For many people, their most memorable brush with Scientology came in June 2005 when "Today" show co-host Matt Lauer had a tense exchange with longtime member Tom Cruise. The actor was defending his earlier criticism of Brooke Shields for taking antidepressants, which Scientology forbids.
For younger people, their only knowledge of Scientology might have come from watching the episode of "South Park" in which one of the foul-mouthed characters was cast as a reincarnated Hubbard, lambasting Cruise and many of the church's most sacred and secret teachings.
But behind the flashes of celebrity intrigue is a highly secretive, cash-rich organization with its financial headquarters in Los Angeles and a retreat for its highest-level members in Clearwater.
The church makes money by charging members for classes, purification sauna therapies and counseling, called auditing. Scientology auditing can create a feeling of euphoria or relief, which can become addictive, said Steven Hassan and other cult experts.
Auditing can become expensive, as well, sometimes costing more than $500 an hour. Former members said it can cost more than $300,000 to achieve the top levels of Scientology.
At the highest levels, Scientologists are guaranteed fantastical powers, such as the ability to fly outside their bodies and move inanimate objects with their minds.
Scientologists dispute that auditing is a form of mind control and resent those who refer to the church as a cult.
"That's been debunked," Harney said. "[url">Scientology wakes you up, and it's insulting when people use a discriminatory tone. Scientologists are some of the brightest, most intelligent people."
The church's wealth has remained a closely held secret since an early 1990s IRS decision declared it a religious organization, no longer required to make annual financial disclosures.
The church disclosed in 1993 - the last year it had to declare income for federal tax purposes - that it had $398 million in assets and took in $300 million a year. Scientology watchers, even the most skeptical, said the organization is thought to have billions of dollars in property and cash.
"From a financial standpoint, Scientology is not floundering or in any way broke," Ross said. "It remains quite solvent, very wealthy."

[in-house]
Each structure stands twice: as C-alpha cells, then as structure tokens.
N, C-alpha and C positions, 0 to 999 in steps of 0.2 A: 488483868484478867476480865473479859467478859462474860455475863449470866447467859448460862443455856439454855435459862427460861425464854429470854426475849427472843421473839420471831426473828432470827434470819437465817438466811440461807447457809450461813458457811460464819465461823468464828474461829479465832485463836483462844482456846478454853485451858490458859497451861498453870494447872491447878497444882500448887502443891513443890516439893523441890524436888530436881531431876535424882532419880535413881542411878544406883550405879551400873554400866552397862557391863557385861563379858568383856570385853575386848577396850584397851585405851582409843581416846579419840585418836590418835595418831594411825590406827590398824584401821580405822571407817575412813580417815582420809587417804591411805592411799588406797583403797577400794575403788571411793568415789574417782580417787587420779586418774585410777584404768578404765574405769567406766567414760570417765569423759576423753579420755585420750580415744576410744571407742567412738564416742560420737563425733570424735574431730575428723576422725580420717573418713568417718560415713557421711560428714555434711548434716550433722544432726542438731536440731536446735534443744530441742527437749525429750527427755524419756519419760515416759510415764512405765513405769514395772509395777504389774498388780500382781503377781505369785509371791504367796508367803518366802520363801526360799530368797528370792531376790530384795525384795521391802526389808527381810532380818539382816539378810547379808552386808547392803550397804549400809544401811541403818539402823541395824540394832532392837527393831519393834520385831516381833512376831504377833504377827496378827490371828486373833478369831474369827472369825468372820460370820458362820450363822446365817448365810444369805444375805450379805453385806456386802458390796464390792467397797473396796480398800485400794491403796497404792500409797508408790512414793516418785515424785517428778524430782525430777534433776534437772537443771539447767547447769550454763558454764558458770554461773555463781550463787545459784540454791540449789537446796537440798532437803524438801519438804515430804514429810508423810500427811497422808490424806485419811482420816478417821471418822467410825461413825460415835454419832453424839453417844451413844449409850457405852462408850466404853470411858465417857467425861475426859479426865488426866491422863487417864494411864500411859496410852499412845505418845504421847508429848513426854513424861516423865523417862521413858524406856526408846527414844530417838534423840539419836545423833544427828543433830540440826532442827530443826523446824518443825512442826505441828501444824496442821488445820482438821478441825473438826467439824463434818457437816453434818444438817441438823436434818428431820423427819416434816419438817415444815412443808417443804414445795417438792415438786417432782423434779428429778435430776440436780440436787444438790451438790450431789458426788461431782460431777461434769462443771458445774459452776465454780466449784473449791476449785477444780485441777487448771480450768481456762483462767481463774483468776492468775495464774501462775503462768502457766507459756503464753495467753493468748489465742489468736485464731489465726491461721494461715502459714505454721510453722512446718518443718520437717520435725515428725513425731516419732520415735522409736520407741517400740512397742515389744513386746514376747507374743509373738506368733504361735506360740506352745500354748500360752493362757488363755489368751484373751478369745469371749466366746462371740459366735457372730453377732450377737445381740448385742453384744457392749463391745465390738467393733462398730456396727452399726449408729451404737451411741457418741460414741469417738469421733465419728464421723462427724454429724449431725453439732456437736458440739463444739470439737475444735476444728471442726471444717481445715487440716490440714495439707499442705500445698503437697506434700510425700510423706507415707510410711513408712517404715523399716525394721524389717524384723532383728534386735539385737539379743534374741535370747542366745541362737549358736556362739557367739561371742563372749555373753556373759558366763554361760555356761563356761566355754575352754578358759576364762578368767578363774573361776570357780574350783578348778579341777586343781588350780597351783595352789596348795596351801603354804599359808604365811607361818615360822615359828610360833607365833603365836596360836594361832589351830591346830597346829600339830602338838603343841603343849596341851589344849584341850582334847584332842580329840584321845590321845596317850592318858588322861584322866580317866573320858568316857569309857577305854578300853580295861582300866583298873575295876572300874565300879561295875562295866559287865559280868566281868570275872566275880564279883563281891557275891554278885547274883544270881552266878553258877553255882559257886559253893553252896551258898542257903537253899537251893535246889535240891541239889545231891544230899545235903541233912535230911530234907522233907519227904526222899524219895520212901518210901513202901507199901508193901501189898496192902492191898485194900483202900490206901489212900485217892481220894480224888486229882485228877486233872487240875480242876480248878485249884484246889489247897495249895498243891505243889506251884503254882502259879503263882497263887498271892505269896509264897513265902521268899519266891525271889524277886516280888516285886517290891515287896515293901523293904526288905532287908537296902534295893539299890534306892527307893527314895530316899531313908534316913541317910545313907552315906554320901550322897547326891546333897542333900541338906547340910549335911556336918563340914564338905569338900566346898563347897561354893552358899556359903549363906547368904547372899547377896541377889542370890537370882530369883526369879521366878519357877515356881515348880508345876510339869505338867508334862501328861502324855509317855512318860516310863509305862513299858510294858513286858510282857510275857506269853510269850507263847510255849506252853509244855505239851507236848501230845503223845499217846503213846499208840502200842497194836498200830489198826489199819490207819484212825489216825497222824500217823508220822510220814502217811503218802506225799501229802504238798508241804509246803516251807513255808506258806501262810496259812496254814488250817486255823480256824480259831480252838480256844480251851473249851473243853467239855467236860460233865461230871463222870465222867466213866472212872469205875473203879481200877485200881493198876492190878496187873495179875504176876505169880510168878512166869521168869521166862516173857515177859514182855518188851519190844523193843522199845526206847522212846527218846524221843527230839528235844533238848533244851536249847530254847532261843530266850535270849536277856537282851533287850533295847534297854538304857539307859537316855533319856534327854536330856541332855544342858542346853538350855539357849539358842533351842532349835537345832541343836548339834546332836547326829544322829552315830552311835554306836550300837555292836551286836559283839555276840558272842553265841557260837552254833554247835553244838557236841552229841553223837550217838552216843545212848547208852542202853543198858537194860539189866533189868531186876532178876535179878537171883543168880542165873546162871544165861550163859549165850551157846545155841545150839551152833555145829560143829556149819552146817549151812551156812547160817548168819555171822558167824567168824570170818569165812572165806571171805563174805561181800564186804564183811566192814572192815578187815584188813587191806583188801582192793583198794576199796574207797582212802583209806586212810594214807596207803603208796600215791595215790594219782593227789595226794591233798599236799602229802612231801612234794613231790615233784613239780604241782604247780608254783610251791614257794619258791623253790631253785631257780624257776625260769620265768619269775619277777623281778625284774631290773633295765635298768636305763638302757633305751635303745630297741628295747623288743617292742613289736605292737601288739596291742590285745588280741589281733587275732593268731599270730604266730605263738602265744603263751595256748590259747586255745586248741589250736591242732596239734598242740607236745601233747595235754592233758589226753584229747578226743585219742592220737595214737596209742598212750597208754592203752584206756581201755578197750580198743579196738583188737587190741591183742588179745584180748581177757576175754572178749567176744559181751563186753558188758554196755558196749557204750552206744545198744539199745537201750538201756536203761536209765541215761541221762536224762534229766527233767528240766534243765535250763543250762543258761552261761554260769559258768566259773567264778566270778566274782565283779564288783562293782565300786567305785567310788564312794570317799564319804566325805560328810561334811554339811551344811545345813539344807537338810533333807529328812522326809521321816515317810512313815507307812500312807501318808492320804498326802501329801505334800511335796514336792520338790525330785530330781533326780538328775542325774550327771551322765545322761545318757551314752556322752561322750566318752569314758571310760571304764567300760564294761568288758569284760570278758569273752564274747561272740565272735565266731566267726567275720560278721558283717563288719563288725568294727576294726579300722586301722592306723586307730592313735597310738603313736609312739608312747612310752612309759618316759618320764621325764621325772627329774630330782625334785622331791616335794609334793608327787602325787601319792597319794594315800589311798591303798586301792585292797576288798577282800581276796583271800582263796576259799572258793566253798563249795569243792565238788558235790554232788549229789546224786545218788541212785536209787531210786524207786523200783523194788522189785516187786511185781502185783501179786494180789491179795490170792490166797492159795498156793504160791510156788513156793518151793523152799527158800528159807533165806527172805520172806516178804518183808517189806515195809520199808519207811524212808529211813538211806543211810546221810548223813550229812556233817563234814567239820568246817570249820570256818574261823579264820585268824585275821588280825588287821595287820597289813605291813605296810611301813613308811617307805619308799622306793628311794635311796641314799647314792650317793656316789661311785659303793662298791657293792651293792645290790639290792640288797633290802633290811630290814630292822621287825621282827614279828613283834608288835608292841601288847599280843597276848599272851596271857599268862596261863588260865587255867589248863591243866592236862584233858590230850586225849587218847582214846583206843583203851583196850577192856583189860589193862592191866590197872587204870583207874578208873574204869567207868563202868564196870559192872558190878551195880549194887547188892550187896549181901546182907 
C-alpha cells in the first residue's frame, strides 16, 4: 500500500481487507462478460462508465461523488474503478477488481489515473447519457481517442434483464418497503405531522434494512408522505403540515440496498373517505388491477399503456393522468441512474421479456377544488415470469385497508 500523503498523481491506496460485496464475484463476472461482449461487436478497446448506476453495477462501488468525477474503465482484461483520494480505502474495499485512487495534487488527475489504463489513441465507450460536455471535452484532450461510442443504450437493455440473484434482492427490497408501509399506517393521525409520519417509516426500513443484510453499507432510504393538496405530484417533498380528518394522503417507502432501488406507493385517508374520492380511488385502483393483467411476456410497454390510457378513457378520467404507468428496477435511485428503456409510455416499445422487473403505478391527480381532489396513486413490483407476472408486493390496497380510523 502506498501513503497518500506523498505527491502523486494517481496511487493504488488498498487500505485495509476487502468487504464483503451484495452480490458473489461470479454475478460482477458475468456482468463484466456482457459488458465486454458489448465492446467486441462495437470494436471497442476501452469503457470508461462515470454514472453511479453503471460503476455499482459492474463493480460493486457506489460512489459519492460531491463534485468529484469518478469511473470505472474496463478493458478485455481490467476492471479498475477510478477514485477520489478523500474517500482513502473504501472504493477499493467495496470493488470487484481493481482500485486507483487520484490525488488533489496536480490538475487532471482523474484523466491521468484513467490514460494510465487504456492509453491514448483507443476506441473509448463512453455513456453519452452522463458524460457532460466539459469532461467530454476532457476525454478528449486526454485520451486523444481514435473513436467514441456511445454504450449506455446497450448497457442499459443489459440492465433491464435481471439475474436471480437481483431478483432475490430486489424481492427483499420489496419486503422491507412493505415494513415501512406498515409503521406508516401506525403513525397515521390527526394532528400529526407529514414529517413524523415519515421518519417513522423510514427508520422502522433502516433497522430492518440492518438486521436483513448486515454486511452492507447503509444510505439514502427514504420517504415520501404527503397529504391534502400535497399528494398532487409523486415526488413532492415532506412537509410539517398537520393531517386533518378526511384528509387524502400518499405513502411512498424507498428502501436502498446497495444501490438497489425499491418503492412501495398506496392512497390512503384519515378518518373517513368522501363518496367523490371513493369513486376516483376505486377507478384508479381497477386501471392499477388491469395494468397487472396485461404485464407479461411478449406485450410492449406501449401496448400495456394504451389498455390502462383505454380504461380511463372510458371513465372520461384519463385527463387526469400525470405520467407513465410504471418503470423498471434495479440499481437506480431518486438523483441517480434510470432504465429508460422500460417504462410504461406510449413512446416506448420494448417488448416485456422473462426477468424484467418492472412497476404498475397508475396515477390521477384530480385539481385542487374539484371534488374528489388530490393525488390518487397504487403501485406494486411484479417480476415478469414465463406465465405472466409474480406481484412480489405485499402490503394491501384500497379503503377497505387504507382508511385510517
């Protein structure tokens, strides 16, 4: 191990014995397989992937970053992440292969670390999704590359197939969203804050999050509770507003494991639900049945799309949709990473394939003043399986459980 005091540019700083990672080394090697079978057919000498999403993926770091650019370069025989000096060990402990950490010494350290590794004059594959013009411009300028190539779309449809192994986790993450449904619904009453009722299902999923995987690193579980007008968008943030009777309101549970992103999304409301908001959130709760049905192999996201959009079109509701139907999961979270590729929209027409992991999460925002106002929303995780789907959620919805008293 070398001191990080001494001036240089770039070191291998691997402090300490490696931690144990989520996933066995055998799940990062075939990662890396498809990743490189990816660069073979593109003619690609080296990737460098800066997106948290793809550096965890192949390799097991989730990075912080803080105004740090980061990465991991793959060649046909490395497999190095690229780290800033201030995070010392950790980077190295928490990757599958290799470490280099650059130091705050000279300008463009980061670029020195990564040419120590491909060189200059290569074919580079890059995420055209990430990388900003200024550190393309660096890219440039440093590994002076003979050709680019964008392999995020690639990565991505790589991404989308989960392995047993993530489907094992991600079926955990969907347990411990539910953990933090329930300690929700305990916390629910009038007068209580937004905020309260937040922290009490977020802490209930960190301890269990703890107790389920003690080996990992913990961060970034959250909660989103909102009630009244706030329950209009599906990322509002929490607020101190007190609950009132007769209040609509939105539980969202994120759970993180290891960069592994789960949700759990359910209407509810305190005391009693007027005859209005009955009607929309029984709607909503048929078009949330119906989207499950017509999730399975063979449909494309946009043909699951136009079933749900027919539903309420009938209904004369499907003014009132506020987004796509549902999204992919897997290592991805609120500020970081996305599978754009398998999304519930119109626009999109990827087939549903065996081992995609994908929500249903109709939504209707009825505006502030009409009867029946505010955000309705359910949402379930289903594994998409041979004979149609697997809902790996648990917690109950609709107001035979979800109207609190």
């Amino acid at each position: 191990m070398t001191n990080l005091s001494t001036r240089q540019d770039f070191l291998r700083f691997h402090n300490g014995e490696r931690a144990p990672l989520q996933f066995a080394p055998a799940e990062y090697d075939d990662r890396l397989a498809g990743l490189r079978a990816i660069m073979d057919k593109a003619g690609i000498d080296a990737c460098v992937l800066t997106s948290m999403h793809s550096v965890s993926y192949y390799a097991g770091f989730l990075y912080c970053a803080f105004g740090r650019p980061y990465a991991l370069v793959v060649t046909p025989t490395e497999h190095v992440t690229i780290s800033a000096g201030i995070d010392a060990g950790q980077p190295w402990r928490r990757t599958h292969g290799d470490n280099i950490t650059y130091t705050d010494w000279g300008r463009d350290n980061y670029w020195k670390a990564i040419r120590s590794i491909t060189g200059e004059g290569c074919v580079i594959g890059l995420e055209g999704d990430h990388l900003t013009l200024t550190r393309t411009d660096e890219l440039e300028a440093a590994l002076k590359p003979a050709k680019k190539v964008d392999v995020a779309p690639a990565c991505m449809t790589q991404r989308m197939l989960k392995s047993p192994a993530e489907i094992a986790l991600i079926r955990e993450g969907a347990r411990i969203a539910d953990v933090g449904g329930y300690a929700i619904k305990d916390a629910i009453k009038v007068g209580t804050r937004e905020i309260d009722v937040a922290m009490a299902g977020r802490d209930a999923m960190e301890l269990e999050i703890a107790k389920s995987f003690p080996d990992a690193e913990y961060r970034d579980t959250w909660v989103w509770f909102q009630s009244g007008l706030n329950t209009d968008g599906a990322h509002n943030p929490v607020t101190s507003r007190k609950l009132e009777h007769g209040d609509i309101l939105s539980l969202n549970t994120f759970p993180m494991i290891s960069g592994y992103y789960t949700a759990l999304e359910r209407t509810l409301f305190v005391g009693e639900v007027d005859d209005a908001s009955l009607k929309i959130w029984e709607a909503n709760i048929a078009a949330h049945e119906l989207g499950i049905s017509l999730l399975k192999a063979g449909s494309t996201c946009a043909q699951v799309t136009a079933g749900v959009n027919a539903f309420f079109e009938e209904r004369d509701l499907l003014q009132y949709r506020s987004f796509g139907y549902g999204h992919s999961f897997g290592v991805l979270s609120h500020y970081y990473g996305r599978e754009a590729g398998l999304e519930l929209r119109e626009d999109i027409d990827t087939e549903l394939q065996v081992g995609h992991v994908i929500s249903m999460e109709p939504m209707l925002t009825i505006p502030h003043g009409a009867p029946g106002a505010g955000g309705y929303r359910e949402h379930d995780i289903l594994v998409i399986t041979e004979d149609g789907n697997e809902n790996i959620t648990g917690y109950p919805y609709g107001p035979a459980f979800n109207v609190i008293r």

The church owns 36 properties in Pinellas County, with an assessed value of $63.8 million, and more than half are exempt from property taxes because they are used for religious purposes. The church owns five properties in Hillsborough County, valued at more than $3.3 million. All are tax-free. That doesn't count outreach missions, such as one that recently opened in Seminole Heights, which are often rented and run on donations.
Like many large companies, the Church of Scientology often negotiates secretly, sometimes creating a shell company with an assumed name to prevent the owner from inflating the price or the sale from causing a stir.
For instance, in California it bought the 500-acre Gilman Hot Springs resort in 1978 under the names the Scottish Highland Quietude Society and Western States Scientific Association. It bought its first buildings in Clearwater under an assumed name, which many thought to be an effort to dodge controversy.
The Church of Scientology has a history of buying old, run-down buildings, such as the Frenchman's Market building in Plant City, the old cigar factories it owns in West Tampa and its Life Improvement Center in Ybor City. Older buildings are generally cheaper to renovate than buying land and constructing facilities, said Matthew Pearse, Scientology's design director in Clearwater.
The church always pays cash and sometimes pays much more than the assessed value. Scientologists paid $620,000 to buy the 1910 building in Plant City, which has an assessed value of $362,000. The two-story building had been a bank and a Hooker's department store before becoming a flea market, called Frenchman's Market.
Scientologists generally restore the buildings to give them a feel of their historic glory days, while incorporating some of the area's past. The logo on the Plant City center includes strawberries and railroad tracks, to commemorate the town's long and storied connection to the railroad.
"It makes it their church," Pearse said.
Skeptics such as Arnaldo Lerma, a former member who published secret church texts on the Internet, said Scientology is moving into smaller towns where buildings are cheaper, community leaders are desperate to revitalize and scrutiny is generally mild. He said the church has aggressively recruited the poor, blacks and migrants, some who may not be familiar with the church's past.
"It's all about money," he said. "It's the last great con."
In Plant City, residents have met their new neighbors with a good dose of skepticism - or worse.
A few ministers see the presence of Scientology as no less than an assault on the faith and values of their community. Some church leaders have preached about the potential for spiritual warfare, with 33,000 souls at stake.
The Rev. David L. Martin, associate pastor of Evangelical Presbyterian Church, advised his parishioners to treat the Scientologists with "kindness, dignity and respect." But he warned members to watch out for Scientologists and their efforts to win converts.